‘Every child will react differently to stress – you may see uncharacteristic withdrawal, outbursts of temper, loss of appetite, or simply heightened emotions – try to be aware of anything out of the ordinary. But, when you identify it, avoid confrontation (‘I know you’re stressed, but…’), and condescension, (‘We all know you’re stressed…’). Be understanding: remember, even as an adult you don’t like to be told how you feel, even if it is true.
It’s best to take action in advance – don’t wait for the signs of stress to emerge. Create a calming environment. Don’t make everything about exams, don’t shut normal household life down. Have a chat about when your child would like to study, and how; provide guidance by encouraging a study timetable, with times for each subject, and enforced breaks to allow the mind to settle and rest. Talk to them about study, but also about other things.
Panic can be tricky to deal with. If your child starts to panic, let them know that there is life beyond the exams. Talk about fun family things, remember family anecdotes – emphasising the family reinforces the notion of support around the child. Laughter is great – watch your favourite comedy show together, and feel the mind relax and become receptive again.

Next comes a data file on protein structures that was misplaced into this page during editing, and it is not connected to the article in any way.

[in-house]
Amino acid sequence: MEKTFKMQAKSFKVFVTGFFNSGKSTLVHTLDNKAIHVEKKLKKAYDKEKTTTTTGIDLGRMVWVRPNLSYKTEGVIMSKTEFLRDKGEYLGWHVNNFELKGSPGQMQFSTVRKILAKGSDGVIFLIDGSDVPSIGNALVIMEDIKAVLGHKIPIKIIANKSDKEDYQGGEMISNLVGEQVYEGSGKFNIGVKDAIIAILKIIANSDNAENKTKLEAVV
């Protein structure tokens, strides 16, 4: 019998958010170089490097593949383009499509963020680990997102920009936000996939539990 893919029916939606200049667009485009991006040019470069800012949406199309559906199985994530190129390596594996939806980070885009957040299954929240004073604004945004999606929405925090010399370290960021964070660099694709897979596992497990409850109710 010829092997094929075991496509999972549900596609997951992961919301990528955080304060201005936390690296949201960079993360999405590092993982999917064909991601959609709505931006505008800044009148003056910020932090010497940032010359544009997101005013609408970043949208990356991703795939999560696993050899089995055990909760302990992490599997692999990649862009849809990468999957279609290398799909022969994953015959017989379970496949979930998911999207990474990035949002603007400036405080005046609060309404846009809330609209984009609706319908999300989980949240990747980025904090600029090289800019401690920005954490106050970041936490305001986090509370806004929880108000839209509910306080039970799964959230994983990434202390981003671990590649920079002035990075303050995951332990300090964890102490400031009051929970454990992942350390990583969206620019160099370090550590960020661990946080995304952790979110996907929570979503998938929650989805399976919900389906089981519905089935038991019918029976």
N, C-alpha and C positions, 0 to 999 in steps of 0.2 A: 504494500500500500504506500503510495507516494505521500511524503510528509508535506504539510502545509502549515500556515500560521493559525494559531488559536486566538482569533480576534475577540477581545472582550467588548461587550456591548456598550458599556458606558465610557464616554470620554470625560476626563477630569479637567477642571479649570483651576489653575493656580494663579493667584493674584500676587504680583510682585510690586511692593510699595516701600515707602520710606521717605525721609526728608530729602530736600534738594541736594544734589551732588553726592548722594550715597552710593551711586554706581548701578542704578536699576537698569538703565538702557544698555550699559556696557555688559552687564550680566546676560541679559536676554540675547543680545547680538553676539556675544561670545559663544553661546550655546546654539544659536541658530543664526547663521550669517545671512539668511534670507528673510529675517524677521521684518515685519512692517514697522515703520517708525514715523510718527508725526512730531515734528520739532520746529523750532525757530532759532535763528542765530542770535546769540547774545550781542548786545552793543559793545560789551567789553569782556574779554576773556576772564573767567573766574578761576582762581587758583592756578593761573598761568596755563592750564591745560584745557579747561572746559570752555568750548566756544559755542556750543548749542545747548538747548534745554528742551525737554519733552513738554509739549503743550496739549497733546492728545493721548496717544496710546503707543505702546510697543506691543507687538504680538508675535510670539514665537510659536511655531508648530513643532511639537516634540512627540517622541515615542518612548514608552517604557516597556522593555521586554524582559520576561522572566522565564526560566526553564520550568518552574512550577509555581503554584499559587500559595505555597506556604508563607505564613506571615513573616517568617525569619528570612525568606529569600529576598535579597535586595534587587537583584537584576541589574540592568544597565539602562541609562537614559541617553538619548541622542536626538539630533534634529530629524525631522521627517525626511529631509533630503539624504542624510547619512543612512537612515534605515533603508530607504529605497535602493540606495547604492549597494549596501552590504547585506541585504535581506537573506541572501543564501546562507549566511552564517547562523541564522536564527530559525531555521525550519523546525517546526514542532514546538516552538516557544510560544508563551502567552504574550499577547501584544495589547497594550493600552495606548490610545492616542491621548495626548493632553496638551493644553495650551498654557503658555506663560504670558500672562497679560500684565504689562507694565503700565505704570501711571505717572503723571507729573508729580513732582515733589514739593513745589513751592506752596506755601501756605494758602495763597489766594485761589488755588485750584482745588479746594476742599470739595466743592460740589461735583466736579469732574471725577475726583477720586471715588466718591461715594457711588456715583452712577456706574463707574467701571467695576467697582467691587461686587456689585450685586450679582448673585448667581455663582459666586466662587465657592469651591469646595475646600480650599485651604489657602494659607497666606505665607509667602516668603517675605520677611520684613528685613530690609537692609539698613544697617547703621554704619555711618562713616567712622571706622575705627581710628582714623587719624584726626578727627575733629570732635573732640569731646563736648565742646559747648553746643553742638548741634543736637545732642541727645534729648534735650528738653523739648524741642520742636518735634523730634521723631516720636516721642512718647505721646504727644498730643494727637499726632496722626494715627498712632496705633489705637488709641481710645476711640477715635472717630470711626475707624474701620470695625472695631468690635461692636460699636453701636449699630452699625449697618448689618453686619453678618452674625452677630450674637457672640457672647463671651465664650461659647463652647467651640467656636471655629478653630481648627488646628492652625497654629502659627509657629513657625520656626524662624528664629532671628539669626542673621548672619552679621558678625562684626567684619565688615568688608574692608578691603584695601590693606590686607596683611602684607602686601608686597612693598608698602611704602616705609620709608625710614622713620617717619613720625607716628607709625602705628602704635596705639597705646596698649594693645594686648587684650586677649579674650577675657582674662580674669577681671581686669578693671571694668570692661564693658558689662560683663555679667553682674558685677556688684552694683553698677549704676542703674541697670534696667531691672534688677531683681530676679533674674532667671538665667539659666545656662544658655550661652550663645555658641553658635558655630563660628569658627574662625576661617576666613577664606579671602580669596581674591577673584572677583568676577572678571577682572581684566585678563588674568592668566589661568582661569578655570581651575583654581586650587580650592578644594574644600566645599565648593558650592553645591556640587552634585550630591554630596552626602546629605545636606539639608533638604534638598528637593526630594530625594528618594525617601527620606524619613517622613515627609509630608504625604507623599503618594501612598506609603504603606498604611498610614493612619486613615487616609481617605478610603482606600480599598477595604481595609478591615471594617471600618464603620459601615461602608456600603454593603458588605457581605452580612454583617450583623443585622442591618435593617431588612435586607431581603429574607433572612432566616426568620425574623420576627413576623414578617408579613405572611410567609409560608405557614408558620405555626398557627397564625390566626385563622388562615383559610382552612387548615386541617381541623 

It is all about creating the environment — only they can do the study — and a good open and understanding dialogue between the two of you. anamaya.co
Successful study is never about applying time — it is about applying the mind. Problems often arise by confusing or merging the two. Here are Graham’s ideas to establish a calm, receptive state for study:
- CLEAR SPACE - Prior to each study session, your child should clear their workspace, but with intent. It’s like a Japanese tea ceremony: slow and deliberate. Following the clearing, set out the materials for the new session.
- BREATHE - Sit quietly for between three and five minutes before study. Use a simple meditation technique: simply sit quietly, eyes shut, spine upright, and make an active effort to follow your breath. Let your thoughts float away, and concentrate on your breath. If you find it hard, count as you breathe. Do this for five minutes before study.
- MAKE A STATEMENT - After sitting, when settling down to commence study, make a statement of intention: ‘Now I am going to study chapters three and four.’ Much as it may sound foolish, it’s best to say it out loud. A calm and ordered mind is receptive.
- TAKE BREAKS - Your child should take a break regularly. Changing subjects creates a good opportunity: the break should be relaxing, and could simply be a few minutes sitting again. Changing subjects after the break means clearing and setting out again.